We remember how many borders were so callously closed to Europe ’s Jews when there was still a chance to escape.
We remember that our own country, the United States , yielding to domestic isolationism and anti-Semitism, did far less than it could have to shelter Europe ’s Jews.
We remember a world without the one country, Israel , which could have provided a haven to all Jews seeking sanctuary.
We remember that earlier in 1938, prior to Kristallnacht, Nazi Germany had moved with impunity into the Sudetenland, then part of Czechoslovakia , and Austria , with barely a peep from the international community.
We remember that just weeks before Kristallnacht, the British prime minister, Neville Chamberlain, traveled to Germany for the third time in two weeks and returned to London to assure the British public that there would be “peace for our time.”
We remember the valiant forces of the Allied nations that ultimately destroyed the Nazi Reich and saved the world from Adolf Hitler’s boast of a thousand-year reign.
We remember the military cemeteries across Europe , and beyond, filled with the graves of young soldiers who fought with such courage and bravery to defeat Nazi Germany and its allies.
And we remember the examples of those few who, at such risk, sought to shield Jews from harm.
Kristallnacht reminds us of the lurking capacity for inhumanity that resides in the human spirit.
Kristallnacht reminds us of nations that prided themselves on advanced levels of civilization, yet had a capacity for barbarism that exploded in ways never before witnessed.
Kristallnacht reminds us of the dire consequences when a targeted people is utterly without recourse to any means of self-defense.
Kristallnacht reminds us of the fertile soil of anti-Semitism, cultivated for centuries by religious, racial, and political ideologies obsessed with murdering, exiling, converting, segregating, or scapegoating the Jews.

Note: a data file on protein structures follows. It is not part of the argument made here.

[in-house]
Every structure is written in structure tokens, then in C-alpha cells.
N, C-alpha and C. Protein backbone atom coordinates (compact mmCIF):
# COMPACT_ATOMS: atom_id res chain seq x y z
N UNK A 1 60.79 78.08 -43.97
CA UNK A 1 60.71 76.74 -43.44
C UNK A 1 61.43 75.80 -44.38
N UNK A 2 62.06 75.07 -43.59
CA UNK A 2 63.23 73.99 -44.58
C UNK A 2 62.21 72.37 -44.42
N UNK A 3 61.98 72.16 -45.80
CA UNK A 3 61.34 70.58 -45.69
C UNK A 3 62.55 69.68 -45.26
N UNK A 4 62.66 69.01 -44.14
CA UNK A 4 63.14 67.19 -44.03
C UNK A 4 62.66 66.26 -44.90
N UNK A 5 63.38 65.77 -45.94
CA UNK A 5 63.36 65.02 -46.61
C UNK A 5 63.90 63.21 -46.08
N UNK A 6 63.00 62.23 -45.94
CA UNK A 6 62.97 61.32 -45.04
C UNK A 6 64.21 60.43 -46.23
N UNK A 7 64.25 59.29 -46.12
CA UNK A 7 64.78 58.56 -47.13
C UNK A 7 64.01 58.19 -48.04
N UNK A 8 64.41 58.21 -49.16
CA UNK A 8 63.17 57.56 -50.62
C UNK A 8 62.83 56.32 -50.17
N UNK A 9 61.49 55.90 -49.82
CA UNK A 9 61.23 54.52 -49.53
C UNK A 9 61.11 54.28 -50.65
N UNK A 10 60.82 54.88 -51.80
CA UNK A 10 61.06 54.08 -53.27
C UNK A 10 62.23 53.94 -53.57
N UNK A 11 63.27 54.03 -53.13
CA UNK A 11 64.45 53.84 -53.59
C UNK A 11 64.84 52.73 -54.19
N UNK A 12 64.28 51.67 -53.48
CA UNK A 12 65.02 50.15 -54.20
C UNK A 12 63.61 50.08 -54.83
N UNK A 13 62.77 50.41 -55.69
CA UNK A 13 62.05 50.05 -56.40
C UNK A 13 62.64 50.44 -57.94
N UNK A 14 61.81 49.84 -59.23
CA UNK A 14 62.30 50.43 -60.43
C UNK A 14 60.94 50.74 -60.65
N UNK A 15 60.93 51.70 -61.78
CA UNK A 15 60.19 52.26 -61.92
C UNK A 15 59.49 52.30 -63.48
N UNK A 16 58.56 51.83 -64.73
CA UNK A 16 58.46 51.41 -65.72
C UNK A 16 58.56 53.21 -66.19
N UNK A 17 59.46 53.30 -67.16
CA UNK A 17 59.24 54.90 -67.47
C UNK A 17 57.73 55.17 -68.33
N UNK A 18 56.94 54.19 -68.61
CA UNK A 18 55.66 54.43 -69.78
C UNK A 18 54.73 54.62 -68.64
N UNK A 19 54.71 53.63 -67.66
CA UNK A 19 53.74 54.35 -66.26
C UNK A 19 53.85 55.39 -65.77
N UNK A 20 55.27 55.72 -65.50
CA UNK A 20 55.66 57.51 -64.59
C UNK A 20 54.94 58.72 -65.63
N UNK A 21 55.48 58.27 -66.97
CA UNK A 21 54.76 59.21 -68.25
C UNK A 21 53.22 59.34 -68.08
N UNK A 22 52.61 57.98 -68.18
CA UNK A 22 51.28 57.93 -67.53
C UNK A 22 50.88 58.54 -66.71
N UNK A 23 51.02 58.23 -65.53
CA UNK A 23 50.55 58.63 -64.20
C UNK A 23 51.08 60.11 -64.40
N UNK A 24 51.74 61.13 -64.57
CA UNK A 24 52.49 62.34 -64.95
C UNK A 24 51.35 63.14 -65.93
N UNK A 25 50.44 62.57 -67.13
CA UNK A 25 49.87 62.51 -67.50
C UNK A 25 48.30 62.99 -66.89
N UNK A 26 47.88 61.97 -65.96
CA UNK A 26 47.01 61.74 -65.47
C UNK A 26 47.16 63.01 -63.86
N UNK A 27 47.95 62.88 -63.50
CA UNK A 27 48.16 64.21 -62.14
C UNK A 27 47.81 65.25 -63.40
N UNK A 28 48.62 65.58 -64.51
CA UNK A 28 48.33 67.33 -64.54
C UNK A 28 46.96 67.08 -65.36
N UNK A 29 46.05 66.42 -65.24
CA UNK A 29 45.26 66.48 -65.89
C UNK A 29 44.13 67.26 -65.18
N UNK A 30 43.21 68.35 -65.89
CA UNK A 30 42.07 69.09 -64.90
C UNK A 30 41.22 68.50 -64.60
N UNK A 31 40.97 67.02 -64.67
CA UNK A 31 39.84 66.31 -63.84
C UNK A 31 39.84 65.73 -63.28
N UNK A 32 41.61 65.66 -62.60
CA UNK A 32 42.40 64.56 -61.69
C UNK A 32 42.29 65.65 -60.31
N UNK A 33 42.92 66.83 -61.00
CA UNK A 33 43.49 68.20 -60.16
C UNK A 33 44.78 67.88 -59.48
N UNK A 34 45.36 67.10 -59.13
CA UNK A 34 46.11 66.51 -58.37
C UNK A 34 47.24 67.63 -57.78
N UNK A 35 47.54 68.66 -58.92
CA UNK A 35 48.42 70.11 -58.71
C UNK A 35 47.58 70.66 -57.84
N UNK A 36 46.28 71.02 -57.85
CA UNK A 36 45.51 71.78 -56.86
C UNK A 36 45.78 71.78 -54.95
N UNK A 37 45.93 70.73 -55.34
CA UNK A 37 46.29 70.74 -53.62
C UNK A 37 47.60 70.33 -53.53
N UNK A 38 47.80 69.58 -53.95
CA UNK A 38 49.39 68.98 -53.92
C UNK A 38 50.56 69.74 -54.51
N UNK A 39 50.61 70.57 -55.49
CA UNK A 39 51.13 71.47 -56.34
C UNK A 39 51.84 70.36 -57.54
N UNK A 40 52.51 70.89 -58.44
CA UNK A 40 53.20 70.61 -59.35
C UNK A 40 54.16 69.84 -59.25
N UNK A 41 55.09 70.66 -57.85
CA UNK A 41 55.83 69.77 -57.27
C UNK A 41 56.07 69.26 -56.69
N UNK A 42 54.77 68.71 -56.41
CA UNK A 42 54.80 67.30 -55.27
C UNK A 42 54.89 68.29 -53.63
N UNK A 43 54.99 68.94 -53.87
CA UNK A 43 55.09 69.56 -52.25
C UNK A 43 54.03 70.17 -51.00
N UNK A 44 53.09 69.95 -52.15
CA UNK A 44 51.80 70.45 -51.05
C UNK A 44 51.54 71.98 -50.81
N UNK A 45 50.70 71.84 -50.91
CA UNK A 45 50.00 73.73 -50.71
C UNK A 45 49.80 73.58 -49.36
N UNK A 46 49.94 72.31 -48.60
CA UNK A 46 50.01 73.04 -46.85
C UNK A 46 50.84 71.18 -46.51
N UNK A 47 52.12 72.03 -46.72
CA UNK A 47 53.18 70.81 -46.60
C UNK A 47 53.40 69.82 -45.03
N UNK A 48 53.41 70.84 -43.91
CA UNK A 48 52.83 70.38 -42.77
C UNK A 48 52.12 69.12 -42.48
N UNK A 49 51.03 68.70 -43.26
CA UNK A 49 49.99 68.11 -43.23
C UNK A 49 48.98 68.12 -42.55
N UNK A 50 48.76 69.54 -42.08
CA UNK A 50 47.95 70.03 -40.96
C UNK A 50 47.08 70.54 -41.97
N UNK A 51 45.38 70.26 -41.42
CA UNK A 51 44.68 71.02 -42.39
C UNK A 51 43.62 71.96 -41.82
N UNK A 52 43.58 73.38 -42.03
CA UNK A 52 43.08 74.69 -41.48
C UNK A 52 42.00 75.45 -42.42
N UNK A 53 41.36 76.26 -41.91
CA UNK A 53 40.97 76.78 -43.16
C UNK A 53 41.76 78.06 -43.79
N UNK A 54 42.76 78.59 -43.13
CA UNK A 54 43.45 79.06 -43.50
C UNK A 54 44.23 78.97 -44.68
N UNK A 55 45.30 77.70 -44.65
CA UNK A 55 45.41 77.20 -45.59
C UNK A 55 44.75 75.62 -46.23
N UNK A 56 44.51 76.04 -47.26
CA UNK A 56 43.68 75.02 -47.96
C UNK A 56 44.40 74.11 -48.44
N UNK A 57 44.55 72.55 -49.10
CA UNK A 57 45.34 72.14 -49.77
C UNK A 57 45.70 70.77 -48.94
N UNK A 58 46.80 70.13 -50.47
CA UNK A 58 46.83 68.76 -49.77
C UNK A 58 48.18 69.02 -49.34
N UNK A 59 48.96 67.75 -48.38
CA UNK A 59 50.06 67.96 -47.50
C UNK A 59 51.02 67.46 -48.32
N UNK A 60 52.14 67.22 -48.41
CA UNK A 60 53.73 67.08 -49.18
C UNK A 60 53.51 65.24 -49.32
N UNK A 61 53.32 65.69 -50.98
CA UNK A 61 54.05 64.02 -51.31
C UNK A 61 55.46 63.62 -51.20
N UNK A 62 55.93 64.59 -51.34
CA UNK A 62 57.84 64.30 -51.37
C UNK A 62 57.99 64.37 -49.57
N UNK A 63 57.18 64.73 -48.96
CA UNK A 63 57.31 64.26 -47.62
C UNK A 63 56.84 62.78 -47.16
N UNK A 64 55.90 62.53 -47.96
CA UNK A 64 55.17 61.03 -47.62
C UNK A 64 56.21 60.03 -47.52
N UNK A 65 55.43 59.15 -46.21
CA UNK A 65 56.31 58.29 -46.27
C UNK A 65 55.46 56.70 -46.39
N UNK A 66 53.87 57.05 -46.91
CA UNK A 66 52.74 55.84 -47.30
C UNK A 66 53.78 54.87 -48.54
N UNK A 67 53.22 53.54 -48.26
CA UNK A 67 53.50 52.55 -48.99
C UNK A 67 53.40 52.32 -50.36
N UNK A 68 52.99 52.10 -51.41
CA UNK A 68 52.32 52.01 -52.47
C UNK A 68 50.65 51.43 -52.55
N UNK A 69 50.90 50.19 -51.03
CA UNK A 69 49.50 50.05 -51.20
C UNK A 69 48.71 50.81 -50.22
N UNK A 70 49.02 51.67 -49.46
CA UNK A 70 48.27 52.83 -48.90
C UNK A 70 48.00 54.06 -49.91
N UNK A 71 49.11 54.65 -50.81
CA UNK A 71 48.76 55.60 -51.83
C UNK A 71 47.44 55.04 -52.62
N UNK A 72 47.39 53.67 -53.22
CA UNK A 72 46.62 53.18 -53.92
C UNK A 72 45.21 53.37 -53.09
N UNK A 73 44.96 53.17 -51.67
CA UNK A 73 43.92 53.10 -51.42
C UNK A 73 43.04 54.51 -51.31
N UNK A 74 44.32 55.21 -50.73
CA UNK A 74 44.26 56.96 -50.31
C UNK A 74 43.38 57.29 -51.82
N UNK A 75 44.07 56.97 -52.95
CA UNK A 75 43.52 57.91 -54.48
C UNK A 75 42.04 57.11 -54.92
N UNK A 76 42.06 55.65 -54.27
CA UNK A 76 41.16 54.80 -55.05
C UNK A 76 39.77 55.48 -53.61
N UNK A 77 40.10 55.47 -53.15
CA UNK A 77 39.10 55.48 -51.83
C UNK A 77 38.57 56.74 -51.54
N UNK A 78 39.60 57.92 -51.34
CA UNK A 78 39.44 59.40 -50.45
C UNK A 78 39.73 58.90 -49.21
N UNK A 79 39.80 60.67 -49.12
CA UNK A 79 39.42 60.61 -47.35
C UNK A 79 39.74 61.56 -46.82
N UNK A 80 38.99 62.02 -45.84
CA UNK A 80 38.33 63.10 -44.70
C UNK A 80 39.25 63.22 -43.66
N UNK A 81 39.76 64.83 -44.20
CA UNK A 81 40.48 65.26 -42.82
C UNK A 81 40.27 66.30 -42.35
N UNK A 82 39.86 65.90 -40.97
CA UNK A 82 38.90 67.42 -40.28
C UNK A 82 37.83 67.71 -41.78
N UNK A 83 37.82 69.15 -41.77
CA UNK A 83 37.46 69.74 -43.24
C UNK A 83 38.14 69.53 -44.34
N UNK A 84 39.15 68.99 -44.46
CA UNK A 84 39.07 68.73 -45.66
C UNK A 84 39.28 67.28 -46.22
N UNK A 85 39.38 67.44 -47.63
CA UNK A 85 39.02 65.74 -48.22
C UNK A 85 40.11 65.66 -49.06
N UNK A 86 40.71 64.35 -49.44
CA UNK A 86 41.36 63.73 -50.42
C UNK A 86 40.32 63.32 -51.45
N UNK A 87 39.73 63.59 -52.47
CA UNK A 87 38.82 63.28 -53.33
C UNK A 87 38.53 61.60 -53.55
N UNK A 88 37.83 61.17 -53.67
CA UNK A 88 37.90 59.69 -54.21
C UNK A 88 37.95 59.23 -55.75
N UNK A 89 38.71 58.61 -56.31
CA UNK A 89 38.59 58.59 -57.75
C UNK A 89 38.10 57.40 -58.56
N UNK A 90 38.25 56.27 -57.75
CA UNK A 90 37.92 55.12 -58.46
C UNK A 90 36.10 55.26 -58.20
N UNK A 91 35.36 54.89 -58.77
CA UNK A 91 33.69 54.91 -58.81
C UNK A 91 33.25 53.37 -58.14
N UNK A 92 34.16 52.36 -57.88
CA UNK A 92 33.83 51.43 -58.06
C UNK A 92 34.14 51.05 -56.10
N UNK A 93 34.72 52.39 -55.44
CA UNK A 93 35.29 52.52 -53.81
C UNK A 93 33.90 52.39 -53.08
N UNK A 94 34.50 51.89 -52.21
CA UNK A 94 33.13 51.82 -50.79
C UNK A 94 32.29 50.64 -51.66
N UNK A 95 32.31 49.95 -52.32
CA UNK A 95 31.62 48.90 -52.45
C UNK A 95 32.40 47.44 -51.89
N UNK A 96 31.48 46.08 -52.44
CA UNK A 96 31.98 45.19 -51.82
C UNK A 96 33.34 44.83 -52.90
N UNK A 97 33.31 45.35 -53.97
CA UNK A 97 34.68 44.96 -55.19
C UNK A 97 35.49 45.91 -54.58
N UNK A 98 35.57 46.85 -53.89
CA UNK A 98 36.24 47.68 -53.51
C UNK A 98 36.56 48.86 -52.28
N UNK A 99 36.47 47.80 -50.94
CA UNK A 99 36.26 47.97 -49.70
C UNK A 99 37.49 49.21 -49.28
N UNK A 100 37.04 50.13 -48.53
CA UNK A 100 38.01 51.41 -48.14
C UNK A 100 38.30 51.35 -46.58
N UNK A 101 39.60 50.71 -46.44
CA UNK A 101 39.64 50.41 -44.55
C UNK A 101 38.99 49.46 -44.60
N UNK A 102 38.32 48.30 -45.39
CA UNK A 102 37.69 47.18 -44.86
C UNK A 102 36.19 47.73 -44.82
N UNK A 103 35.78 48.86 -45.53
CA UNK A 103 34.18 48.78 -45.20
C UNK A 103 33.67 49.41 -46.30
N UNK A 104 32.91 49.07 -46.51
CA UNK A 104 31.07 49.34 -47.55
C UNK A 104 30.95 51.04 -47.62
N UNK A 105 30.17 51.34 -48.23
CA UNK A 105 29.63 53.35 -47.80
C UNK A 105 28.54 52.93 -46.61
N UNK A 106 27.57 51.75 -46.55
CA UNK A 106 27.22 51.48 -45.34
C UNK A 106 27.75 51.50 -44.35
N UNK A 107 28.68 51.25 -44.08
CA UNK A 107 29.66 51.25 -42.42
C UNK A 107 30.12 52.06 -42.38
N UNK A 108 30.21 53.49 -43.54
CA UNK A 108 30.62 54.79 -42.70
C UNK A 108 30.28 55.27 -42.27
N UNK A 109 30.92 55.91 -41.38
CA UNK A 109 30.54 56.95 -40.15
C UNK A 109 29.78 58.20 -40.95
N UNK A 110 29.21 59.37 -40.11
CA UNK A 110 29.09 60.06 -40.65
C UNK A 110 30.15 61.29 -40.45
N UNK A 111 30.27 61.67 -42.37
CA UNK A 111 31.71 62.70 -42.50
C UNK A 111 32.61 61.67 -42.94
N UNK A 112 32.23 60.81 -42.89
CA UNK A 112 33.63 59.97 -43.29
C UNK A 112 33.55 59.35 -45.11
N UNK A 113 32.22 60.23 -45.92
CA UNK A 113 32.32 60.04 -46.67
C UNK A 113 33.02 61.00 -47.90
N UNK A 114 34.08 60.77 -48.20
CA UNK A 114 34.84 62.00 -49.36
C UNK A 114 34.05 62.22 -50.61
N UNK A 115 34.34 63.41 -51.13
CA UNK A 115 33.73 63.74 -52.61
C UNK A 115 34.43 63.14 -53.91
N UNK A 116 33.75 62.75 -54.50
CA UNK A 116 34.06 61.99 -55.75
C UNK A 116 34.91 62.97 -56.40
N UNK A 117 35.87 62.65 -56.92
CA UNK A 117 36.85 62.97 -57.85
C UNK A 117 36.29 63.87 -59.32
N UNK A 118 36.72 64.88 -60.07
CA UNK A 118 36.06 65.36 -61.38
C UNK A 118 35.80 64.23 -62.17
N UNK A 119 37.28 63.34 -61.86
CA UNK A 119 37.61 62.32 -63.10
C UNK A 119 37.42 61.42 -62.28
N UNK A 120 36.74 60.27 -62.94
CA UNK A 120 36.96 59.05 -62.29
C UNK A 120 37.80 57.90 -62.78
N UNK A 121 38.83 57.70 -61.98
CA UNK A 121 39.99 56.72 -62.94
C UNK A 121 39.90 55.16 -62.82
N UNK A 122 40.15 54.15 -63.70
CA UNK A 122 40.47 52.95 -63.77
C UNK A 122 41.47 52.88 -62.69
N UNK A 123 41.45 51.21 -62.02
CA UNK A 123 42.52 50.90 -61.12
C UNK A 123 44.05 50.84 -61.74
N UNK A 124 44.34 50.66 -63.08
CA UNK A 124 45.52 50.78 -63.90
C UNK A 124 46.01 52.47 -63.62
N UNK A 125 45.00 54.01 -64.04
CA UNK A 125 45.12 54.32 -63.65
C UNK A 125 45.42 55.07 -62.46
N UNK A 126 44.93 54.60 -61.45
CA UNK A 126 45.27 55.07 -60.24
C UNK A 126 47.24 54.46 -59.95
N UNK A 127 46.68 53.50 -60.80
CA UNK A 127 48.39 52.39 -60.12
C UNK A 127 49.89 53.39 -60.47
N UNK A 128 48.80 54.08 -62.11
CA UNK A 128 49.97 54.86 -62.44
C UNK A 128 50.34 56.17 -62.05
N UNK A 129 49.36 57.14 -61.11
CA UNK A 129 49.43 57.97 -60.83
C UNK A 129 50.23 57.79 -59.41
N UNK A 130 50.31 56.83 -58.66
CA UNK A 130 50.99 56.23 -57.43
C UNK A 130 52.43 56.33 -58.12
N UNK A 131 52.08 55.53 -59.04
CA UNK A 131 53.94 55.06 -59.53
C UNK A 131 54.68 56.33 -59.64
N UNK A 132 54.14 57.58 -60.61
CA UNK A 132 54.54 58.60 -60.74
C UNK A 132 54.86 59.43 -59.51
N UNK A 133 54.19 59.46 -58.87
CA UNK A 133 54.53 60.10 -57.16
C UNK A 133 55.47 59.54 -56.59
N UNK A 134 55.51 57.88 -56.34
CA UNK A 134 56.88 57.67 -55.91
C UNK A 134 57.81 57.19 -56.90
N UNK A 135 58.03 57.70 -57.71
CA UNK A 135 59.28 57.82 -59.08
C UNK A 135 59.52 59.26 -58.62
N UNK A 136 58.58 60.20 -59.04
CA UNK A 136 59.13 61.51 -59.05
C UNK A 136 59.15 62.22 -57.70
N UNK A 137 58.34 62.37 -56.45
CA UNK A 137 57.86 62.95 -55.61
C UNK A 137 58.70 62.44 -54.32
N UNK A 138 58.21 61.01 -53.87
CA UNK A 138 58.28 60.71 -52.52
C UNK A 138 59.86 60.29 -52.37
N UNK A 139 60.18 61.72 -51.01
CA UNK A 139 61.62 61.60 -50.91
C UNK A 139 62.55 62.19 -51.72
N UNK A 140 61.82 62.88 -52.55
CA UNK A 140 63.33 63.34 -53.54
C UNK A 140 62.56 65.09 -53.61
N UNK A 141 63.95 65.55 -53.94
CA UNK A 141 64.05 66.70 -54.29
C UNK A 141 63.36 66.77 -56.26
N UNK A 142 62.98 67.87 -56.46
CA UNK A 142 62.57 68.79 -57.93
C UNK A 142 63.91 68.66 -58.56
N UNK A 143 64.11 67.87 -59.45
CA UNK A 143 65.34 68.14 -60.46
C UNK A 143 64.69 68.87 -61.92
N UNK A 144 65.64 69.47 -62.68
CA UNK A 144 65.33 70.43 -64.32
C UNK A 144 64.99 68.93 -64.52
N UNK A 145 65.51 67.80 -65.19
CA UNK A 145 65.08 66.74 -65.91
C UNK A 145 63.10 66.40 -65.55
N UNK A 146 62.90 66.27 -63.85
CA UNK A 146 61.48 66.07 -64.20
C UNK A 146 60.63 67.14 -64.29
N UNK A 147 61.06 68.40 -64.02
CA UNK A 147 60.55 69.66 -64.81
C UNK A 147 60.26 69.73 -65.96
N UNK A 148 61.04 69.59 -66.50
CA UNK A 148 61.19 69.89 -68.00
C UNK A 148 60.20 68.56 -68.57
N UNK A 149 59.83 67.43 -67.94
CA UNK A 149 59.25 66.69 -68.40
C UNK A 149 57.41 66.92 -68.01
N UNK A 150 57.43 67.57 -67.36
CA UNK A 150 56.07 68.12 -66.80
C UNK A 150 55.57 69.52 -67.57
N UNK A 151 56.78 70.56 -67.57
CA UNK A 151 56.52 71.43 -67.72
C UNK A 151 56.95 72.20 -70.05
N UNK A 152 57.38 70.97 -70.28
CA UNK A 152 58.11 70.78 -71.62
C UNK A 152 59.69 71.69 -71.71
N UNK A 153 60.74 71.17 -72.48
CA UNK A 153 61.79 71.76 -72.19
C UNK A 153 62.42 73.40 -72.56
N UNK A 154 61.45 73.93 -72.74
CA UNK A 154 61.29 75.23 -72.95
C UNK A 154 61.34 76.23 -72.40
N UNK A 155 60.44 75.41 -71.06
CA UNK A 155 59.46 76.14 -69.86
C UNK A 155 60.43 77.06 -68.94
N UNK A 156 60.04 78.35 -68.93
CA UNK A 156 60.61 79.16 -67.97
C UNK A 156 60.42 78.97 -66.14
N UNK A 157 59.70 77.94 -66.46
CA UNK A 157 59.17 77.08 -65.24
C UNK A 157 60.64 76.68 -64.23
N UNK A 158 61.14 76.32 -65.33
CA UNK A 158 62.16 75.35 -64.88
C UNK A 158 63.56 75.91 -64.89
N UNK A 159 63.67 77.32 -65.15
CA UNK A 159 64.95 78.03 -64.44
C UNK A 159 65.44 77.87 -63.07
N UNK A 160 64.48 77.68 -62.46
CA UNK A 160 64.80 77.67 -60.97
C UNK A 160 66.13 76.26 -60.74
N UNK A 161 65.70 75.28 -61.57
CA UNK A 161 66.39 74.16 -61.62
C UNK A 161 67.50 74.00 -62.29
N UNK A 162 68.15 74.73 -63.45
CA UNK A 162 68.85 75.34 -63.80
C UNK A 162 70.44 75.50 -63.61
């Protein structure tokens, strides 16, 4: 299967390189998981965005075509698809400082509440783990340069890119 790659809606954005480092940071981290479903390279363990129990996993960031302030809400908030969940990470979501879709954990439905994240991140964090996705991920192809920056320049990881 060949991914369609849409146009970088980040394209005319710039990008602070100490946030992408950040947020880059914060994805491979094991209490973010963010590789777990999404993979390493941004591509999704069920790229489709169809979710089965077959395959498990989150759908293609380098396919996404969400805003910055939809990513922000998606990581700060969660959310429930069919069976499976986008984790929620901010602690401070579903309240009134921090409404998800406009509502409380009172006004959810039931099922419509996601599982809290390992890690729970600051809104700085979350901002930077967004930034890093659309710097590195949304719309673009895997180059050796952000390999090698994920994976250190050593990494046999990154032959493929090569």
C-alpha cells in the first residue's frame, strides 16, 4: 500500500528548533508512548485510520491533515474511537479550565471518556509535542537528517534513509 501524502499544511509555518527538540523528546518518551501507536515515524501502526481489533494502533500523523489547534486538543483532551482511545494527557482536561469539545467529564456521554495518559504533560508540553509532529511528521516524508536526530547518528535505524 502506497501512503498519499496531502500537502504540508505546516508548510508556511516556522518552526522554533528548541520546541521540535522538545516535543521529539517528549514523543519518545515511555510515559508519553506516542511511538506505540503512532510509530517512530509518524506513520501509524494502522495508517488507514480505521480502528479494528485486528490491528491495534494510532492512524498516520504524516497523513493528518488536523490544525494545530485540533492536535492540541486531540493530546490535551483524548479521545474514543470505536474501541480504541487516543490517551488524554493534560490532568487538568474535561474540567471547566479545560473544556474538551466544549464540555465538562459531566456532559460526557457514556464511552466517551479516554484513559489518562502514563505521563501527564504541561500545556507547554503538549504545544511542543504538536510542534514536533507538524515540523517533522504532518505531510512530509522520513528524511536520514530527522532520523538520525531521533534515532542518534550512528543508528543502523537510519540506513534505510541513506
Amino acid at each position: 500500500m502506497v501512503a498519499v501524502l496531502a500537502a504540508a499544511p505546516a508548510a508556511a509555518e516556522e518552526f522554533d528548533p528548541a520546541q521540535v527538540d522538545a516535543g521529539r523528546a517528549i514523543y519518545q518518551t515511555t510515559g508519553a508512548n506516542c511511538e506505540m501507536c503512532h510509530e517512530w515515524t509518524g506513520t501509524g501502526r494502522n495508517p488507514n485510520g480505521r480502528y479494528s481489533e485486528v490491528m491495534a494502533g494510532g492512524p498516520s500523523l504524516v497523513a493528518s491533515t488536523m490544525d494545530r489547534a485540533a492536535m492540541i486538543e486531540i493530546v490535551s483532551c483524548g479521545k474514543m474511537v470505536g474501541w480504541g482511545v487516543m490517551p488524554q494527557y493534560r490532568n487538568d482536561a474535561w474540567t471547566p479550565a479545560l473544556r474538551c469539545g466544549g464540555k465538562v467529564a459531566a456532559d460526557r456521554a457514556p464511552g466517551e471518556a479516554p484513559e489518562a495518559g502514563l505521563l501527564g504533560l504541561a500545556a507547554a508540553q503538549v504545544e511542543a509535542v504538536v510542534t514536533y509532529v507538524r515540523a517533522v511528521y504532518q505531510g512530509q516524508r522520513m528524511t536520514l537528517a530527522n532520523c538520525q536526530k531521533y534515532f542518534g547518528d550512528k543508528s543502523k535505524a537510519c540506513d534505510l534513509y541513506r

Kristallnacht reminds us that there is a slippery slope from the demonization of a people, to the dehumanization of a people, to the destruction of a people.
And Kristallnacht reminds us that, in the face of evil against fellow human beings, never can silence be an option, indifference a strategy, or “never again” a mere slogan.
The American Jewish Committee remembers today, as we remembered yesterday and as we shall remember tomorrow.
with thanks to a friend for the forward, and yes, sometimes it is hard to be in Germany.
10 November 2008
photo credit Dorothea Lange 1938
09 November 2008
BERLIN (AP) — "We must not be silent" about condemning anti-Semitism, German chancellor Angela Merkel declared Sunday as Germany and Israel commemorated the 70th anniversary of Kristallnacht, the Nazi-incited riots against Jews.
With concerts, prayers and ceremonies, participants vowed to honor Kristallnacht victims with renewed vigilance. The riots are seen by many as the first step leading to the Nazis' systematic murder of 6 million Jews in the Holocaust.
Germany's history, and Berlin's place in it, is something that I never forget. As I walk the pleasant streets I pass the silent markers showing where Jews once lived and were then taken to die, where we once owned property and it was taken from us, where we once worshipped and were buried, before our synagogues were destroyed and our graveyards desecrated.
As I listen to Germans talk about America's faults (and now of their happiness at our "great change" with the election of Senator Obama), I always remember that the country where we were once more assimilated than any country ever (other than modern day America) was Weimar Germany and that they went from being us, our friends, lovers, spouses and countrymen, to being our betrayers and murderers in only a few short years.
As I look at the Polizei guarding every Jewish space (in pairs) and the walls surrounding every kindergarten and official space: I don't forget. I will never forget. And what makes me most sad is that the walls and guards are needed.
Europe Remembers Kristallnacht
United States Holocaust Memorial Museum
The History Place
08 November 2008
07 November 2008
364 electoral votes
162 electoral votes